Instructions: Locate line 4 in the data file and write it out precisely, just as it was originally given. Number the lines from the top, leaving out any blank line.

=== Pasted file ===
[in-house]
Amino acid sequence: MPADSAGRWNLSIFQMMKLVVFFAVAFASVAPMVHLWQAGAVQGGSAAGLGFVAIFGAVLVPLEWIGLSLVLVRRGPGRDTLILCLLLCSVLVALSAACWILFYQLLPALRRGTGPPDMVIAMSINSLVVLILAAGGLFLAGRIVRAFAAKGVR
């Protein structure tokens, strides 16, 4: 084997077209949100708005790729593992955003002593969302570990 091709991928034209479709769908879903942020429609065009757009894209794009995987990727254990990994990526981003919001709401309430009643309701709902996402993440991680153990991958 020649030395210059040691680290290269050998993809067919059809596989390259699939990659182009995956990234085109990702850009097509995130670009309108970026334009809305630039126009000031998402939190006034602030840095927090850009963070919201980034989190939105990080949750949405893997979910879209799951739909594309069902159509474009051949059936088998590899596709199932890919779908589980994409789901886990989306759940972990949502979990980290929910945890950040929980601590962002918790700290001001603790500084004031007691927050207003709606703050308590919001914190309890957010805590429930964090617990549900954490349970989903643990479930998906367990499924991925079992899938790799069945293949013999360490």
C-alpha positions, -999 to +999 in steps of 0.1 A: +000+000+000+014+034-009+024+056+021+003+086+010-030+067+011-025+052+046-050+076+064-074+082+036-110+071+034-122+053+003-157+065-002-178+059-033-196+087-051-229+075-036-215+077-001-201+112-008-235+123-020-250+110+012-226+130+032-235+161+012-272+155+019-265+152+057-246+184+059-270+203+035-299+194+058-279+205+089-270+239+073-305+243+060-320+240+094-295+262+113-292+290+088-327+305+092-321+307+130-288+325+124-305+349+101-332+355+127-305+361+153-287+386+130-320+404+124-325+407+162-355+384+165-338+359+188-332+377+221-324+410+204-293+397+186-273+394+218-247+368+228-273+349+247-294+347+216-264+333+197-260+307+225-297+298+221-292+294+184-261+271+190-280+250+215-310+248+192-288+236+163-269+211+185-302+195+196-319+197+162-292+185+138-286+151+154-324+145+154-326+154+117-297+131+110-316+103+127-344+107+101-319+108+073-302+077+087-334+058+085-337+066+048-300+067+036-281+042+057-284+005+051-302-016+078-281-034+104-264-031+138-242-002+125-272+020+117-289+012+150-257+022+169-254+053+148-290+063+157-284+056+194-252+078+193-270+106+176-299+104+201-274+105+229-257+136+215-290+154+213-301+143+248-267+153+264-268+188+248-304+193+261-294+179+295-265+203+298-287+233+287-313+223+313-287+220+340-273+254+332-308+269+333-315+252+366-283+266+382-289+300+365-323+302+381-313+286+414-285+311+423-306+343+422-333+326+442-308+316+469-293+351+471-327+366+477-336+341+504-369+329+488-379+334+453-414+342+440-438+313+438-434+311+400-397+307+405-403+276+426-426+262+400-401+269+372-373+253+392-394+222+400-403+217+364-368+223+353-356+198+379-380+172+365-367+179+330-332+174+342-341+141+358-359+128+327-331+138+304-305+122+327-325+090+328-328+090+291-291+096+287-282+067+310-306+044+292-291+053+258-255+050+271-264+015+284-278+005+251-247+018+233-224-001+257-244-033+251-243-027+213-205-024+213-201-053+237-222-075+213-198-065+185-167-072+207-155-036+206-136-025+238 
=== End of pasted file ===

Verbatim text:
C-alpha positions, -999 to +999 in steps of 0.1 A: +000+000+000+014+034-009+024+056+021+003+086+010-030+067+011-025+052+046-050+076+064-074+082+036-110+071+034-122+053+003-157+065-002-178+059-033-196+087-051-229+075-036-215+077-001-201+112-008-235+123-020-250+110+012-226+130+032-235+161+012-272+155+019-265+152+057-246+184+059-270+203+035-299+194+058-279+205+089-270+239+073-305+243+060-320+240+094-295+262+113-292+290+088-327+305+092-321+307+130-288+325+124-305+349+101-332+355+127-305+361+153-287+386+130-320+404+124-325+407+162-355+384+165-338+359+188-332+377+221-324+410+204-293+397+186-273+394+218-247+368+228-273+349+247-294+347+216-264+333+197-260+307+225-297+298+221-292+294+184-261+271+190-280+250+215-310+248+192-288+236+163-269+211+185-302+195+196-319+197+162-292+185+138-286+151+154-324+145+154-326+154+117-297+131+110-316+103+127-344+107+101-319+108+073-302+077+087-334+058+085-337+066+048-300+067+036-281+042+057-284+005+051-302-016+078-281-034+104-264-031+138-242-002+125-272+020+117-289+012+150-257+022+169-254+053+148-290+063+157-284+056+194-252+078+193-270+106+176-299+104+201-274+105+229-257+136+215-290+154+213-301+143+248-267+153+264-268+188+248-304+193+261-294+179+295-265+203+298-287+233+287-313+223+313-287+220+340-273+254+332-308+269+333-315+252+366-283+266+382-289+300+365-323+302+381-313+286+414-285+311+423-306+343+422-333+326+442-308+316+469-293+351+471-327+366+477-336+341+504-369+329+488-379+334+453-414+342+440-438+313+438-434+311+400-397+307+405-403+276+426-426+262+400-401+269+372-373+253+392-394+222+400-403+217+364-368+223+353-356+198+379-380+172+365-367+179+330-332+174+342-341+141+358-359+128+327-331+138+304-305+122+327-325+090+328-328+090+291-291+096+287-282+067+310-306+044+292-291+053+258-255+050+271-264+015+284-278+005+251-247+018+233-224-001+257-244-033+251-243-027+213-205-024+213-201-053+237-222-075+213-198-065+185-167-072+207-155-036+206-136-025+238 